http://www.cnbc.com/2016/07/15/socia...ommentary.html
__________________
Running_Man is offline   Reply With Quote
25% of SS recipients sorry they took payments early...
Old 07-20-2016, 06:00 PM   #105
Give me a museum and I'll fill it. (Picasso)
Give me a forum ...
Mulligan's Avatar
 
Join Date: May 2009
Posts: 6,751
25% of SS recipients sorry they took payments early...

Quote:
Originally Posted by Running_Man View Post
It appears that there is a bi-partisan move in Congress to obtain more funds for the retirement of people who work in the public sector and a bill to eliminate WEP may just pass this year. As a matter of facts the congressmen misrepresent the calculation of social security, there is nothing that cuts benefits in 1/2 of social security if you only work half your life in covered social security jobs, social security it is a quick rising pension plan early in calculations that increases slowly after that with additions to the pension calculation, so this will be quite a benefit increase for the public pension crowd. 10 years at inflation indexed 60K per year gets you $953 month benefit while 20 years at inflation indexed 60K gets you $1,410 30 years gets you $1867

http://www.cnbc.com/2016/07/15/socia...ommentary.html


I hope you are right. This way it can be a near zero sum game for me and I am fine with that. Obamacare law sacked me for a 300% premium increase since a year ago last January. Now I could get more SS money to eventually get a decent chunk of it back. Provided I live long enough.


Sent from my iPad using Tapatalk
__________________
Mulligan is offline   Reply With Quote
Old 07-20-2016, 07:27 PM   #106
Give me a museum and I'll fill it. (Picasso)
Give me a forum ...
 
Join Date: May 2004
Posts: 11,071
Quote:
break even is about 84 for total dollars from from JUST social security

but overall dollars breaks even at about 90
I'd love to see the assumptions and the math behind this assertion.

But, regardless, many people ask the wrong question: We shouldn't be trying to maximize the number of dollars (esp given that we usually don't know up front how long we will live). We should be trying to maximize utility--to get the best likelihood of greatest happiness. Having a larger inflation-adjusted monthly check for as long as we live can go a long way to offset market risks, etc that may be inherent in the rest of the portfolio, and such a larger monthly can also safely allow greater spending from the portfolio up front. For many, it is another means of diversifying.
__________________
"Freedom begins when you tell Mrs. Grundy to go fly a kite." - R. Heinlein
samclem is offline   Reply With Quote
Old 07-21-2016, 04:58 AM   #107
Recycles dryer sheets
 
Join Date: Apr 2016
Location: warren
Posts: 85
Quote:
Originally Posted by NW-Bound View Post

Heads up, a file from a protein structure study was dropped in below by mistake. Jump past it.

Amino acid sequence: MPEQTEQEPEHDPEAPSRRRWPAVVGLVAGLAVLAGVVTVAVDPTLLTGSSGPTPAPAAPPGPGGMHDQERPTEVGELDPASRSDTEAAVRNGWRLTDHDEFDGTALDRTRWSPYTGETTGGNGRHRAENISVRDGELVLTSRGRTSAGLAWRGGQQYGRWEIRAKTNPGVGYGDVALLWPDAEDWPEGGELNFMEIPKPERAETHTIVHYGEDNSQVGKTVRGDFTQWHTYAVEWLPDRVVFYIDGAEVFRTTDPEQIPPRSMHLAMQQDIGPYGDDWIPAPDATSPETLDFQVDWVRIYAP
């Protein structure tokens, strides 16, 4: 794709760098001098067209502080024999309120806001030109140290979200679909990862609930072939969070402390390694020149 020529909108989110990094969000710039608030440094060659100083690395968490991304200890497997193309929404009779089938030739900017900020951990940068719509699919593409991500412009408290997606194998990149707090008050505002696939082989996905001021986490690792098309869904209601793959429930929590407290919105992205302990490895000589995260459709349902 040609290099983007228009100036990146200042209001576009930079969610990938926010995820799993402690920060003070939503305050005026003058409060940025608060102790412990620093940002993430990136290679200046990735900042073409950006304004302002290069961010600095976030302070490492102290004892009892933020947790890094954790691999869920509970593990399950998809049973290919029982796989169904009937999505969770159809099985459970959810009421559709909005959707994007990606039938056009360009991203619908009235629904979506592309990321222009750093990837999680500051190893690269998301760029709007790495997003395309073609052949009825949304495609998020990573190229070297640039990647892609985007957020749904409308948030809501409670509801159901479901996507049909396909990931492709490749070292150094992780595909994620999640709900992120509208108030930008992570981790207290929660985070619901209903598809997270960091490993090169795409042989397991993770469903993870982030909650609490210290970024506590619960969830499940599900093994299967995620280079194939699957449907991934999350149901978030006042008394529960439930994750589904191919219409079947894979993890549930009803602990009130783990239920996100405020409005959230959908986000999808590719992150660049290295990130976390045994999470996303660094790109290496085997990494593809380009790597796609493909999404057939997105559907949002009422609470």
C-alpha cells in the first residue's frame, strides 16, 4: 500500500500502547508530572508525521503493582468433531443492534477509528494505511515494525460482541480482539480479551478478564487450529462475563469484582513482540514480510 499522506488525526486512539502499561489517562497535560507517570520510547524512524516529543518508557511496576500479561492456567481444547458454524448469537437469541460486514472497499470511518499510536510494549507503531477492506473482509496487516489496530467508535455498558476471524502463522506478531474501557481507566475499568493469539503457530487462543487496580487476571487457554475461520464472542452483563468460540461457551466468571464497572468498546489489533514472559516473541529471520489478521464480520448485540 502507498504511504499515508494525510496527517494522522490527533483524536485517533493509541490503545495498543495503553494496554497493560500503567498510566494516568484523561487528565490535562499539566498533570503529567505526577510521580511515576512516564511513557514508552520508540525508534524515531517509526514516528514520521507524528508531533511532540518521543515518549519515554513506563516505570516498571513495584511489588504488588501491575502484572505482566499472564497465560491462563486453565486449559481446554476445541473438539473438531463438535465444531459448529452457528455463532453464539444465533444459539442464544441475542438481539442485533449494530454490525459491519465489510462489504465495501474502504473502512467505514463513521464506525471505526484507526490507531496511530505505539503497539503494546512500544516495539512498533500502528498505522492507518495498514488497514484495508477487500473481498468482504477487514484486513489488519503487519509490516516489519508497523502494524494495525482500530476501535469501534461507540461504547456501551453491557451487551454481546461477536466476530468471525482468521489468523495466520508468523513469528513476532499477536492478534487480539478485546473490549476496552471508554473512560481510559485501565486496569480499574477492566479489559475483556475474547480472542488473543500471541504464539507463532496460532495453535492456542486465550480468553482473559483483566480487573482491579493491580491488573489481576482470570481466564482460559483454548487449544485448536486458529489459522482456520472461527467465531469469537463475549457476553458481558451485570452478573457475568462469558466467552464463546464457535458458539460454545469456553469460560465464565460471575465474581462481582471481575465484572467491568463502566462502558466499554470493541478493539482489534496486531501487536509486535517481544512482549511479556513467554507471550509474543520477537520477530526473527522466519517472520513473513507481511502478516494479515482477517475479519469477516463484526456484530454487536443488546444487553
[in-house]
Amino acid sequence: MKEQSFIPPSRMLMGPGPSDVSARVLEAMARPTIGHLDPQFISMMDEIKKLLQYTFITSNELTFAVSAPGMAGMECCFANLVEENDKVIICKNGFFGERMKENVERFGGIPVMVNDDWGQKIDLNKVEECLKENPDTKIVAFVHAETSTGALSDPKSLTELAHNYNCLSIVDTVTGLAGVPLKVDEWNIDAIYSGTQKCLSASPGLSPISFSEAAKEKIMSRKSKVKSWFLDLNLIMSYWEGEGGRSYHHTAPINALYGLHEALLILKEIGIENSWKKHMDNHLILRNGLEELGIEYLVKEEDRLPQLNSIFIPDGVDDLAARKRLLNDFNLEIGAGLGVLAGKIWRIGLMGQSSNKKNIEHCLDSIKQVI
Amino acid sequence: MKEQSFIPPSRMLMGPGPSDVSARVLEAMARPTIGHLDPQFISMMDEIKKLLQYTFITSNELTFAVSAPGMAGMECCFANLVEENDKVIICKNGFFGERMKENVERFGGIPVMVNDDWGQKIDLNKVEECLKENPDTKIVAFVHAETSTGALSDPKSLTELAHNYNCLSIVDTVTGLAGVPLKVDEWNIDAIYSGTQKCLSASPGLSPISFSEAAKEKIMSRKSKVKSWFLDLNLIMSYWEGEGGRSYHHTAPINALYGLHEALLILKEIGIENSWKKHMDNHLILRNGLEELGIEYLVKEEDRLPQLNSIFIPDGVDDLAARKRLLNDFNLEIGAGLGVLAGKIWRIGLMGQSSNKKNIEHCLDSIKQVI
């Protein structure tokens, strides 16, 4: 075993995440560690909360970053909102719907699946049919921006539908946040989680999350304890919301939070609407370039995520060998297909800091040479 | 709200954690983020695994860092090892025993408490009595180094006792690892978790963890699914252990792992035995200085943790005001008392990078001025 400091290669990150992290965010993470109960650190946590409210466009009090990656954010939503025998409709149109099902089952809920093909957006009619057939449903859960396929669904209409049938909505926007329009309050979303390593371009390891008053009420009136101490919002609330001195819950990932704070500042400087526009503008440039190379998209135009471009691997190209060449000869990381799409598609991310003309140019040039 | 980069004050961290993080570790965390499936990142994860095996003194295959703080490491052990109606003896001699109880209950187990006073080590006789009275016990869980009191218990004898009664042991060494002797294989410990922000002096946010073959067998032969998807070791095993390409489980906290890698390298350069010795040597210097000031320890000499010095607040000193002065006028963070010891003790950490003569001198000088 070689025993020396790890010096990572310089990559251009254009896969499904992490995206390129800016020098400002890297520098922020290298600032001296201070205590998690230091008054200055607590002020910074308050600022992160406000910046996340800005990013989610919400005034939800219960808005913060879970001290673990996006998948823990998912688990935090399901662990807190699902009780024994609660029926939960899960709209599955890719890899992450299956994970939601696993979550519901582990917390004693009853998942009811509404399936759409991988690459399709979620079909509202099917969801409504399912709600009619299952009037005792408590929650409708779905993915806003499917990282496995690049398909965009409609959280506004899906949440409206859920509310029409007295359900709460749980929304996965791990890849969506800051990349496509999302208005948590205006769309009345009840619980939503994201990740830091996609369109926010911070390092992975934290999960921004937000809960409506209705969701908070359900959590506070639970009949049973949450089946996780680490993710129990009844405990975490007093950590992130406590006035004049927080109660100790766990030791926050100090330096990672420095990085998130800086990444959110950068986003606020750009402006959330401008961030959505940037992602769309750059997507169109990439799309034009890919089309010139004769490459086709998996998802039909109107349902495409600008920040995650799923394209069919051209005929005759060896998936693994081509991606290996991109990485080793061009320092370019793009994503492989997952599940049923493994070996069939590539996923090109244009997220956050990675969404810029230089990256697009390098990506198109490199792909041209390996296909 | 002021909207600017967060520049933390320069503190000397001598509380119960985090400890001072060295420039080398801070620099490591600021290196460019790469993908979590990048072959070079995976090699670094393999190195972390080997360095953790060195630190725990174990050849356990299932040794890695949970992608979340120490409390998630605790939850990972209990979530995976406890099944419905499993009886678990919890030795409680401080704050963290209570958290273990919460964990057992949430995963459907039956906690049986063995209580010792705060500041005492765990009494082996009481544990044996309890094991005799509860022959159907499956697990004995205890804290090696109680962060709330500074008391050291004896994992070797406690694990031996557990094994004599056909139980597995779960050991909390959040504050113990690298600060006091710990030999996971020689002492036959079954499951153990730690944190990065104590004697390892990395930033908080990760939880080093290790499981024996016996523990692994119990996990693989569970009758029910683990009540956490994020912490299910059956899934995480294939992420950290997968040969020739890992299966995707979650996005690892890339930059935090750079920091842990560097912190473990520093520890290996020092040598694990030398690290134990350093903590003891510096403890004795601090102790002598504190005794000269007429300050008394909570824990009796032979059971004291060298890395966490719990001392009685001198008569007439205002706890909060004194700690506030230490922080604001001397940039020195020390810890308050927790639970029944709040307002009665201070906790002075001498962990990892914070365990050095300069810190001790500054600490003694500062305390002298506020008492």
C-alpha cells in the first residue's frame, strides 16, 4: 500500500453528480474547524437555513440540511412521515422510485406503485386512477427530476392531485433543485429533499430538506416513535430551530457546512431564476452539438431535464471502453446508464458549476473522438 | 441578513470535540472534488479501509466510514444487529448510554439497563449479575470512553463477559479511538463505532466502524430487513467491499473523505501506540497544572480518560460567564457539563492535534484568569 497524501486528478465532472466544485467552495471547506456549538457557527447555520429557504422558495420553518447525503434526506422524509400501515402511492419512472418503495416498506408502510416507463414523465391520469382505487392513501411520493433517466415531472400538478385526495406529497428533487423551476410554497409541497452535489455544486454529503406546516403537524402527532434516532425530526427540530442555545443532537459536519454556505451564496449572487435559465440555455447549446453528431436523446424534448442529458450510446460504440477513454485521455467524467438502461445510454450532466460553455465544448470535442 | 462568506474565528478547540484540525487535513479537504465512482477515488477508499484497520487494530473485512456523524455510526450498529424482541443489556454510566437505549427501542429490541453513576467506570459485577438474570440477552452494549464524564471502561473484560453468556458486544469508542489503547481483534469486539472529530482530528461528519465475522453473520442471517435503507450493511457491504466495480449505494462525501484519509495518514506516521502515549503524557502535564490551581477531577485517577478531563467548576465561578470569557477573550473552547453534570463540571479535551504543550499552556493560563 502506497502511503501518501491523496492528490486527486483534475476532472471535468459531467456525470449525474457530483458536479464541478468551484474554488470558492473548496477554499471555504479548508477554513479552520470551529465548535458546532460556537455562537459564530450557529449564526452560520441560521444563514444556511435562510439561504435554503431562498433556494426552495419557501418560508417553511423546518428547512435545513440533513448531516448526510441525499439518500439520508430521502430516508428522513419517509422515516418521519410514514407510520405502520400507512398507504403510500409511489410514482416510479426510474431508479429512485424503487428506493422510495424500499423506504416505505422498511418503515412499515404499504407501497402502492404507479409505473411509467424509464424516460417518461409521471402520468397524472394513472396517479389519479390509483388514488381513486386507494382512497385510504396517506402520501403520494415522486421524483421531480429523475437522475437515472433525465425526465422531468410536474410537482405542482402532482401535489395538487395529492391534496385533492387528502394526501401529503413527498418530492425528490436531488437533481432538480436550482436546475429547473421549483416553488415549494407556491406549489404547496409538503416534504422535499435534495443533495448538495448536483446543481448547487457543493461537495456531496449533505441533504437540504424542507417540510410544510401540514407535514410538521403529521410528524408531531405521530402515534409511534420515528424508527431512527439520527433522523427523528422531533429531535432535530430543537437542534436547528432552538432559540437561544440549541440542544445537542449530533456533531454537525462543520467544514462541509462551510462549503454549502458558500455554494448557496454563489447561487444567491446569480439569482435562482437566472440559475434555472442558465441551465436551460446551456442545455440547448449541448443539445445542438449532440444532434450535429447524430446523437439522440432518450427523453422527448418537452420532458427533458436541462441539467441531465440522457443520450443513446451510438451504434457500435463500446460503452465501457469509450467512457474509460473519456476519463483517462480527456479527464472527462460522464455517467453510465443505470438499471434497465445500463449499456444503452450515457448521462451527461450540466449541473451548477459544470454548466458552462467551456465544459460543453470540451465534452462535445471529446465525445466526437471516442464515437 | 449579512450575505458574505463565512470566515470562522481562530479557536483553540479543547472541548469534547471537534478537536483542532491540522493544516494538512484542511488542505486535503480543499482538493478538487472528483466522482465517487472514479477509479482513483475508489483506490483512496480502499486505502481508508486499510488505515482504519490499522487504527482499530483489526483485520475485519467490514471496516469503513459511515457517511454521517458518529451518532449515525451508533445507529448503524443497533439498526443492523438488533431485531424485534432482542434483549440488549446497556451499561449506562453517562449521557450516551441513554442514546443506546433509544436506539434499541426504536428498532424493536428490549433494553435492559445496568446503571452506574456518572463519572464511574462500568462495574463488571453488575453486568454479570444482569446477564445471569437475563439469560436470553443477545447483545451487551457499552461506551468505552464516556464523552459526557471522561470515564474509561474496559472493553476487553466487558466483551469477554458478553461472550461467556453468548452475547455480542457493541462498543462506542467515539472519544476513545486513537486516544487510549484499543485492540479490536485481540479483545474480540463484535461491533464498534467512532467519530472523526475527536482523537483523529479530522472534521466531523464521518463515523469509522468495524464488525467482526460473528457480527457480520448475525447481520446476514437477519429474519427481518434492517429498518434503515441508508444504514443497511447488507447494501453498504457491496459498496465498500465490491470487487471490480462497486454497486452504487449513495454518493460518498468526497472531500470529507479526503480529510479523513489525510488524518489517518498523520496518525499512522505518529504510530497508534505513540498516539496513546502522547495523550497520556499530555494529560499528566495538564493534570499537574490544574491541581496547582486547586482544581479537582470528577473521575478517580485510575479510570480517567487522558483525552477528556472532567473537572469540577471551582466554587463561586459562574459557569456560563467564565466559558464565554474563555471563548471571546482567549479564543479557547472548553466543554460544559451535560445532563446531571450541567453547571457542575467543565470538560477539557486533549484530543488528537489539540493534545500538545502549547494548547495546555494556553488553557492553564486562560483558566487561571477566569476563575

60 now, so only 2 more years before the question becomes real.

I may go for somewhere in between. Maybe 65? I dunno. Depends a lot on how the market moves.
+1 I'm the same age and just watching what happens in the next couple years. The election, terrorism, the market all may play a part, but obviously especially the market. Plan for now is to take it at 62 right now, then see what things look like in 3 years to decide what my wife does.
__________________
garyt is offline   Reply With Quote
Old 07-21-2016, 05:08 AM   #108
Thinks s/he gets paid by the post
 
Join Date: Jul 2005
Posts: 4,966
Quote:
it is true that you will get more dollars from social security it self if you wait until 70.

But your net overall financial position will be decreasing during that period from 62-70.

break even is about 84 for total dollars from from JUST social security

but overall dollars breaks even at about 90
depends on age .

it takes 22 -24 years to break even figuring a 6% return on a balanced portfolio being spent down delaying ss with 3% inflation .

by age 90 someone can see a 5% real return from ss which rivals stocks . . michael kitces did the comparison .




__________________
mathjak107 is offline   Reply With Quote
Old 07-21-2016, 07:08 AM   #109
Recycles dryer sheets
 
Join Date: Apr 2013
Location: Fishers
Posts: 284
Quote:
Originally Posted by samclem View Post
I'd love to see the assumptions and the math behind this assertion.

But, regardless, many people ask the wrong question: We shouldn't be trying to maximize the number of dollars (esp given that we usually don't know up front how long we will live). We should be trying to maximize utility--to get the best likelihood of greatest happiness. Having a larger inflation-adjusted monthly check for as long as we live can go a long way to offset market risks, etc that may be inherent in the rest of the portfolio, and such a larger monthly can also safely allow greater spending from the portfolio up front. For many, it is another means of diversifying.